Spain has taken a first step towards relaxing its stringent laws on abortion, but the Socialist government, which promised terminations on demand, is being accused of using the issue to deflect attention from economic woes.
For now abortion is illegal in Spain, except for certain health reasons, but different regions apply the exemption rule more liberally than others.
Spanish Equality Minister Bibiana Aido said: “We cannot allow this situation to continue, where a woman who wants to legally end a pregnancy can not, or she can face different treatment depending on where she lives.”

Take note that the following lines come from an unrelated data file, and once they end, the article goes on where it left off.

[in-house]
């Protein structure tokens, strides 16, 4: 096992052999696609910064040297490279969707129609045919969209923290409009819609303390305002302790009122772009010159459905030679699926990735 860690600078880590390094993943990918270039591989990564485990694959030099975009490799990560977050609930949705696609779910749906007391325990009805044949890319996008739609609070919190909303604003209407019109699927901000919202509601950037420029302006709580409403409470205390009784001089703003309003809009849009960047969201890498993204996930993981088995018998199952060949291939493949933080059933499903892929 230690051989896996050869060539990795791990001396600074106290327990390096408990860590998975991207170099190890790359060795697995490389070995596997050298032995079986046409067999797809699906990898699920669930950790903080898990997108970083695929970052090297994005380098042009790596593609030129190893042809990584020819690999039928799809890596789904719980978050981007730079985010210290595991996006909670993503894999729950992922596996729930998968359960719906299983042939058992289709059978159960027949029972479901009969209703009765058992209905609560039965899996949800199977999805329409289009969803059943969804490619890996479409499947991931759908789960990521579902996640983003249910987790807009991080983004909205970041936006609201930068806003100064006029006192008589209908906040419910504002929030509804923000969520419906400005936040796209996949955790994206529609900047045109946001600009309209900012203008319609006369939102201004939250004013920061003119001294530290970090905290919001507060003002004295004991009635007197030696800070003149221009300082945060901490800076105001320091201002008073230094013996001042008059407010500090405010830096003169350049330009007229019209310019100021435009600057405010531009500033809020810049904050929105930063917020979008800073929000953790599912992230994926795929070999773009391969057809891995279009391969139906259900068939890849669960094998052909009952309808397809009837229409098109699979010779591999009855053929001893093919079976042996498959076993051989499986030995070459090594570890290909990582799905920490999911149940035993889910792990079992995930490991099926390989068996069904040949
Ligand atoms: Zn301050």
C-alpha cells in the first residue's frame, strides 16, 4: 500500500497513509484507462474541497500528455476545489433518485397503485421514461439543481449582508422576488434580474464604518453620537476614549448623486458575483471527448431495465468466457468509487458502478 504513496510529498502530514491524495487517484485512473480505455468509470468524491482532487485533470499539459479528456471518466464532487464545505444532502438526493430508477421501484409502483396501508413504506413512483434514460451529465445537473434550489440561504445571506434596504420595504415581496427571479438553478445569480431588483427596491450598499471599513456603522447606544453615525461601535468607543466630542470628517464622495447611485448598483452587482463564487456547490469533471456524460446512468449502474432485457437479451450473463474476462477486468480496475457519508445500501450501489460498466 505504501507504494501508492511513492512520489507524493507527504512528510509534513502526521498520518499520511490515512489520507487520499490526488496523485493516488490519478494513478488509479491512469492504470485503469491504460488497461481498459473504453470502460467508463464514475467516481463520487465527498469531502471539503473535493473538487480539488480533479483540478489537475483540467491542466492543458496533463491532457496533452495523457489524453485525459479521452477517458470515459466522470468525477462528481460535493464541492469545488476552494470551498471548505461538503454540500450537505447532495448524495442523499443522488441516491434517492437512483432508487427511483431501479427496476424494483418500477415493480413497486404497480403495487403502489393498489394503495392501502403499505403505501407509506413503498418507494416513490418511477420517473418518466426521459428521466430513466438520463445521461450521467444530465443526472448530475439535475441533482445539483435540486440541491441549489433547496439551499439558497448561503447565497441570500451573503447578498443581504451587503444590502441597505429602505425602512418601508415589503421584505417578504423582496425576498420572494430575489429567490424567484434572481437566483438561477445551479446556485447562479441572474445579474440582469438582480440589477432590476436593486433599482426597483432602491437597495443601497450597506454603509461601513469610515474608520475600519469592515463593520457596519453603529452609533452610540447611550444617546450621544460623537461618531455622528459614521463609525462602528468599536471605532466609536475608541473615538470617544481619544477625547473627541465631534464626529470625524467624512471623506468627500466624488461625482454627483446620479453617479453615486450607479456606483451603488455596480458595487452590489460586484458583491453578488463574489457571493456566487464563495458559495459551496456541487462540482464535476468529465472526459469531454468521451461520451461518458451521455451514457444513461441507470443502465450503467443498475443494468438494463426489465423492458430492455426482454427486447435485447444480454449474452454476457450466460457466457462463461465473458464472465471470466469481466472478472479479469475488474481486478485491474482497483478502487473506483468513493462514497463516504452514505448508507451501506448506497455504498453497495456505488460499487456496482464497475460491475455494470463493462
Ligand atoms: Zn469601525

An expert panel will now consider far-reaching reforms.
Many abortion clinics claim they are harrassed by the authorities. There were police raids in Madrid and Barcelona last year.
Yolanda Iglesias of the CEOF, a feminist association, said: “To guarantee the safety of pregnant women, and the health professionals who treat them, we have to remove the issue of abortion from the law books.”
But the conservative opposition has labelled the abortion debate a smokescreen for more serious political issues.
The Roman Catholic Church has also attacked the ruling Socialists.